RealTime at IPC – Interview with Dr. Subodh Kulkarni at APEX 2020

Dan Feinberg, Technical Editor, from iConnect007 discusses with Dr. Subodh Kulkarni, President and CEO, CyberOptics, MRS Technology, the merging of semiconductor and SMT industries, and new application opportunities on location at APEX in San Diego, California.

DF: Hi, this is Dan Feinberg at RealTime at IPC. I have with us Dr. Subodh Kulkarni. He’s President and CEO of CyberOptics Corporation. We had a little bit of a talk before hand, and you’re doing some really interesting things. Tell us about your company and what your main products are.

SK: CyberOptics is fundamentally a sensor technology company. We make different kinds of sensing technologies that are relevant for semiconductor and SMT markets. Our focus right now is on two different sensing technologies relevant for these markets. One is called MRS™, which stands for Multi-Reflection Suppression™. It’s a 3D non-contact optical sensing technology, relevant for SMT and semiconductor markets, and that’s what we are showing at this show. The other technology which we are not showing here, that’s more for the semiconductor front-end side, is what we call WaferSense® technology – a wireless measurement sensor portfolio for set-up and diagnostics of semiconductor tools. Once again, we are a sensor technology company in the SMT and semiconductor market, making sensors and inspection systems.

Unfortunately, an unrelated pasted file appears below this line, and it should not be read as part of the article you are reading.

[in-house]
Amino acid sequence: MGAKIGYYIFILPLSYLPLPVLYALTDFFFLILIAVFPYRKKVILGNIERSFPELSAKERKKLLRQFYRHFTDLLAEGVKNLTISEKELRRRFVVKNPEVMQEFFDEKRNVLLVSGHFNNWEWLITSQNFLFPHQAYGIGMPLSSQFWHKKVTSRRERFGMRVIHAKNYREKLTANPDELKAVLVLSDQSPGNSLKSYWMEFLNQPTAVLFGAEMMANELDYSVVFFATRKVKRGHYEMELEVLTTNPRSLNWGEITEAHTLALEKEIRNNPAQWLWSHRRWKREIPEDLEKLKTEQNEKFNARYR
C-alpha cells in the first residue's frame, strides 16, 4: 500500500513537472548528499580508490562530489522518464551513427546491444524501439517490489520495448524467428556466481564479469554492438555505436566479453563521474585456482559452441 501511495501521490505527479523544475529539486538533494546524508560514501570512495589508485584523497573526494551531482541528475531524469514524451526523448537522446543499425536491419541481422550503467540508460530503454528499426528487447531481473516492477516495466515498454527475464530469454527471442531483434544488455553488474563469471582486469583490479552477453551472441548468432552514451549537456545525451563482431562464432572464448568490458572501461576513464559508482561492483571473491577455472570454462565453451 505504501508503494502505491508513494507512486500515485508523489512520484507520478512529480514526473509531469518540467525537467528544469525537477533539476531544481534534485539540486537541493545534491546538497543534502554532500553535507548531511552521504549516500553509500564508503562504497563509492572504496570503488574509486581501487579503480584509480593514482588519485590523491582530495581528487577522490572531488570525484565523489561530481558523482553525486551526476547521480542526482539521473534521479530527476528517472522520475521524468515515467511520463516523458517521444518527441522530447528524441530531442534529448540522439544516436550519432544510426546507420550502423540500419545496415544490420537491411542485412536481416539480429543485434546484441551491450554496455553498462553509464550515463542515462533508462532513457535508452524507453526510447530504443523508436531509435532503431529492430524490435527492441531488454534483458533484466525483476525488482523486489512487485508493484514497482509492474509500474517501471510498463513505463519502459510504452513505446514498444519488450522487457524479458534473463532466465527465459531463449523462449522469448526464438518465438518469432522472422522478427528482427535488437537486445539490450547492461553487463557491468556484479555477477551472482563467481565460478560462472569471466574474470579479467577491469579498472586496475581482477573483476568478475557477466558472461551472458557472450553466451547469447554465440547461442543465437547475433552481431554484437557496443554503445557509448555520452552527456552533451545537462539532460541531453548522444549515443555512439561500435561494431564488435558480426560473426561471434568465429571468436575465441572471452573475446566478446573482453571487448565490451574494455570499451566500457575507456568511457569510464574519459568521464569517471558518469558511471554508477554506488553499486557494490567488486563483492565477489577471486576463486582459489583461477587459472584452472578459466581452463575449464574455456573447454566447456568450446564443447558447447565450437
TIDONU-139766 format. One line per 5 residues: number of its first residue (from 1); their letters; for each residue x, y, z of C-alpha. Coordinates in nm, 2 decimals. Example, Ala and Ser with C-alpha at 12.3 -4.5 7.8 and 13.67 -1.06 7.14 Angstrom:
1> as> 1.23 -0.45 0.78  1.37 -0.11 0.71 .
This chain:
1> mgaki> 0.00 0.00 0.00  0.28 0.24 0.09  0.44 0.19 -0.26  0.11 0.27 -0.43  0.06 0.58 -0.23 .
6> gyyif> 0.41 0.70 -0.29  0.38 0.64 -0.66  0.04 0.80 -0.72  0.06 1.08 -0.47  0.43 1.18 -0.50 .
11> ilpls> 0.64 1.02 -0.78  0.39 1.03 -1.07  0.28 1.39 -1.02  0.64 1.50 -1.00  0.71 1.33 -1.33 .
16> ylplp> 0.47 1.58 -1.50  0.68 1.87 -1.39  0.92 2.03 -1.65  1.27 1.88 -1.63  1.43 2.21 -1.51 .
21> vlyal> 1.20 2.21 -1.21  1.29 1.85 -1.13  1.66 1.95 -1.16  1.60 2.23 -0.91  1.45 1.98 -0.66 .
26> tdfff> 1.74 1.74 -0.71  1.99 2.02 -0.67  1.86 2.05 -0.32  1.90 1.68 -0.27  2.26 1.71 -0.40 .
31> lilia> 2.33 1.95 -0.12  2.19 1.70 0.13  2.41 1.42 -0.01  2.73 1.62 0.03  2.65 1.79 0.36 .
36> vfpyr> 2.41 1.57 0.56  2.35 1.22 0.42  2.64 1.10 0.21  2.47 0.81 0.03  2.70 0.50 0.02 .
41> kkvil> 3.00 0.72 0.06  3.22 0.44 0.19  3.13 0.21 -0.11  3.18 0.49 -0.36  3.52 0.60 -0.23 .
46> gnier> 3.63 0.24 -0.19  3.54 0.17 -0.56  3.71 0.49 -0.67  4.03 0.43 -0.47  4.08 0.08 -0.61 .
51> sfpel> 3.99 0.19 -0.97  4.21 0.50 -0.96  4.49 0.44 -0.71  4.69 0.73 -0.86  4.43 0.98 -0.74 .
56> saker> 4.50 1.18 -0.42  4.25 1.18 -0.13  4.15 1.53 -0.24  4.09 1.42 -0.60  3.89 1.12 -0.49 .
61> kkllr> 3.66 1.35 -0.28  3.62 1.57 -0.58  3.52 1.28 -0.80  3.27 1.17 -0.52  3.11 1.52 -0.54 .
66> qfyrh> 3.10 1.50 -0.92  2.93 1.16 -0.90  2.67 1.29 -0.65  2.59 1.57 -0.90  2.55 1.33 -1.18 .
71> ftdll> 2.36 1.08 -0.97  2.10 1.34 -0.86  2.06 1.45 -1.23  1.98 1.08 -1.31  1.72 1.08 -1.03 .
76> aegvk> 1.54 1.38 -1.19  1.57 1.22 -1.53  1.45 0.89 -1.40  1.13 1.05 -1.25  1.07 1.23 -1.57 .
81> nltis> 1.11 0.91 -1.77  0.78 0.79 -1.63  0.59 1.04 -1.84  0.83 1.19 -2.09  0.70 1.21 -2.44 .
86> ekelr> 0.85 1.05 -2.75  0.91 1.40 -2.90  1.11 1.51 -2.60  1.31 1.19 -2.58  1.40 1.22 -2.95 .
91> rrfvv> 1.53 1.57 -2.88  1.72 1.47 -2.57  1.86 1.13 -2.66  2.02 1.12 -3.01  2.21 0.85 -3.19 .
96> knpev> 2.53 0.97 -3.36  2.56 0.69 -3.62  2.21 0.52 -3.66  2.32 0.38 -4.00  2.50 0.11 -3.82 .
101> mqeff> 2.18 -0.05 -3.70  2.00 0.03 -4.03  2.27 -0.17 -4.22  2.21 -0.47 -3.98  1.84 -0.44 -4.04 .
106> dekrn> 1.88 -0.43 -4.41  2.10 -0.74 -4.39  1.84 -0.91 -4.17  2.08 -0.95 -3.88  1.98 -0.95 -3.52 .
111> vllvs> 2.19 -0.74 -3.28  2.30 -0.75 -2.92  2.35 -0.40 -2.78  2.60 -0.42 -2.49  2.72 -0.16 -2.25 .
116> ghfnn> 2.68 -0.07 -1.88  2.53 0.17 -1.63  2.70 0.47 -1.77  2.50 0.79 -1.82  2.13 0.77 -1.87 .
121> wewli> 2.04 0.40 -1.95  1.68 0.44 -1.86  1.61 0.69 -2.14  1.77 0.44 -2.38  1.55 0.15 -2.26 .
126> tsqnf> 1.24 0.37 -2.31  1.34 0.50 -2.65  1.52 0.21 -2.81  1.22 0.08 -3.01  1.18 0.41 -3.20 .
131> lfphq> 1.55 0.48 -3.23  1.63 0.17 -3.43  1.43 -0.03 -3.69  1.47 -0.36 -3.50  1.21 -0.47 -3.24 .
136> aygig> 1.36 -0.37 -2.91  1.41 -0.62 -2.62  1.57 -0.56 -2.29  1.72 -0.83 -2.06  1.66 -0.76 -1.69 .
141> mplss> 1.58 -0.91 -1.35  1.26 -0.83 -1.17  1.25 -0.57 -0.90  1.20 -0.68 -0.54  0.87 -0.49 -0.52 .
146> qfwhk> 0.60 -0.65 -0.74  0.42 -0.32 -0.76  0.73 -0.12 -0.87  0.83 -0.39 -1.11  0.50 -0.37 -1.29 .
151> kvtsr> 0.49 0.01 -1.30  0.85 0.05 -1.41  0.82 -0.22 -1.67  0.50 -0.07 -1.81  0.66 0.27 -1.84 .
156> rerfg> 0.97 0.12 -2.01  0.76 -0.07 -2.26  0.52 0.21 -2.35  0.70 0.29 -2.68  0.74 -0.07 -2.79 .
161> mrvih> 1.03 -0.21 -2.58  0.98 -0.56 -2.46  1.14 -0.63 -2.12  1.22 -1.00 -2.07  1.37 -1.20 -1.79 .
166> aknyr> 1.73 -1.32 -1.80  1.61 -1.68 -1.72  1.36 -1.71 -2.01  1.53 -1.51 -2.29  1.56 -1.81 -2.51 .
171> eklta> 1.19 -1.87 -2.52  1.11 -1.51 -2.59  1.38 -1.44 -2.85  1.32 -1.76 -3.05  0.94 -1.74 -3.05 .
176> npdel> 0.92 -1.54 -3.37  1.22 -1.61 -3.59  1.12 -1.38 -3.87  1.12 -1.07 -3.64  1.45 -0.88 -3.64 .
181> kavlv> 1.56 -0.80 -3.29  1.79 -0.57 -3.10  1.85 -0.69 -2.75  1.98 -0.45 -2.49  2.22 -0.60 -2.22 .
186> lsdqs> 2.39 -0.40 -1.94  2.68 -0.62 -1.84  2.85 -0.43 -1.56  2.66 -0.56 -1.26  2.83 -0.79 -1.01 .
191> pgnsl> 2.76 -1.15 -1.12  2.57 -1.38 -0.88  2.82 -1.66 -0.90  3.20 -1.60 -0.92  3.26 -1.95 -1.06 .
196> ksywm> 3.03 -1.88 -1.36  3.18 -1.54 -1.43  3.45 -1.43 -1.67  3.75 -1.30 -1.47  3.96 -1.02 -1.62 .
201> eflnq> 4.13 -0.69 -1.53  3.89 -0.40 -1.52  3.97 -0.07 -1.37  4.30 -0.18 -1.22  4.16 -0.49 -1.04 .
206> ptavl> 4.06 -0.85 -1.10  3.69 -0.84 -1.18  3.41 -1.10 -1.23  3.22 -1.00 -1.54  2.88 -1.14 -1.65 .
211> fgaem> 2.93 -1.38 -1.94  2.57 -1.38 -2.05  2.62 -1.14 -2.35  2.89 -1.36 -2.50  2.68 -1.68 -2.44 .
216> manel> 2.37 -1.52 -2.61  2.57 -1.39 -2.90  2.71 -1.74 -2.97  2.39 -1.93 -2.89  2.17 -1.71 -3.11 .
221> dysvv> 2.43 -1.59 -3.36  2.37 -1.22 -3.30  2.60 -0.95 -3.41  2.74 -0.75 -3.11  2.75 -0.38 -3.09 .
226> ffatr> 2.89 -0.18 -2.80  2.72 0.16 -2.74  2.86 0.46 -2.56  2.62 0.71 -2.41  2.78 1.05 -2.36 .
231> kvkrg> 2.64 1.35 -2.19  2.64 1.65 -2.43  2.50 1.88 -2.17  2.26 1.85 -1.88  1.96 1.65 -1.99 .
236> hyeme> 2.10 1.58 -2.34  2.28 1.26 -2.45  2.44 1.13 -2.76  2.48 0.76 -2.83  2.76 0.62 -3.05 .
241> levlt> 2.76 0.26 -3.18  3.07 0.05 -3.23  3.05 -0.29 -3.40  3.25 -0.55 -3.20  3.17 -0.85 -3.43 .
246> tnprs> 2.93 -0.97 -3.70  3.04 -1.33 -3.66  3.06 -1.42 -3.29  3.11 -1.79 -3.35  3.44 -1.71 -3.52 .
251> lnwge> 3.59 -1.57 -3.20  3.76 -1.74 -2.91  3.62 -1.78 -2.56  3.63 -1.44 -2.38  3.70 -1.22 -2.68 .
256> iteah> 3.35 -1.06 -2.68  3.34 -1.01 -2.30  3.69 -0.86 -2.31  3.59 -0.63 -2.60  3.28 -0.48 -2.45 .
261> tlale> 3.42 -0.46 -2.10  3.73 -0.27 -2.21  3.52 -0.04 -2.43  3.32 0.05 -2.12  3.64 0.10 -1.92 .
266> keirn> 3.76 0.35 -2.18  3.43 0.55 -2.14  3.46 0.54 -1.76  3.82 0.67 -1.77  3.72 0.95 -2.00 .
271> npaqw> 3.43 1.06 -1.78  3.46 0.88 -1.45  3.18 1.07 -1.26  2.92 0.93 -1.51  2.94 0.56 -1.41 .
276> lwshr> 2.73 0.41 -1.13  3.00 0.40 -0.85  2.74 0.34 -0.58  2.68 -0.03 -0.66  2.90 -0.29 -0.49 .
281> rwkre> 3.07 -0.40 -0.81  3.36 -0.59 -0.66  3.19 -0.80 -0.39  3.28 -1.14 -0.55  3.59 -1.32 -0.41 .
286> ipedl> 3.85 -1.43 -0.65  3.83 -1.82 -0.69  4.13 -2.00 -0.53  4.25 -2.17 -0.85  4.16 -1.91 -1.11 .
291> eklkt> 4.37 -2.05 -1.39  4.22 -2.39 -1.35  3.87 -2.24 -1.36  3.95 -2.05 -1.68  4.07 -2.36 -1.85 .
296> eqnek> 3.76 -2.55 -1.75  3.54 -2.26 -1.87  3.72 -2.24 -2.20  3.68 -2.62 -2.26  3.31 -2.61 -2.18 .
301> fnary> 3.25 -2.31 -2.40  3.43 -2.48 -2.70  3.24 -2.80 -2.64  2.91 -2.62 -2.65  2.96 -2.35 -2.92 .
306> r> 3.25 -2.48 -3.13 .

DF: So your main market is the SMT market?

SK: And semiconductor market.

DF: So two markets

SK: That’s the exciting part. What’s happening is there’s a convergence of the SMT and semiconductor markets going on right now. We are very fortunate to be playing in that converging space. Semiconductors started stacking dies on top of each other because they were having a tough time shrinking the transistor in the second dimension all the time. So they started taking advantage of the vertical, third dimension, and between stacking, embedding dies, fan in, fan out. The advanced packages are kind of playing in the SMT market right now. A good example is your latest iPhone®. If you open the latest iPhone, you don’t see a conventional PCB in it anymore. All you see is a bunch of modular advanced packages that are strung together, and that’s the direction where SMT and semiconductors are converging. And that’s exactly the market we play in with our advanced sensing technologies and systems.

DF: Is that kind of like the AMD chiplet?    

SK: A little bit. Chiplet is one way to play in that same advanced packaging area. There are many things happening on that front that is driving the growth in advanced packaging. But it’s well understood by both the SMT market, as well as the semiconductor market, that this converging advanced packaging space is an exciting area to be in. In the next decade, that is where a lot of the innovations are going to happen. That’s where a lot of the new developments are going to happen, and that’s exactly the place we are playing in.

DF: So that’s what you’re calling the MRS technology?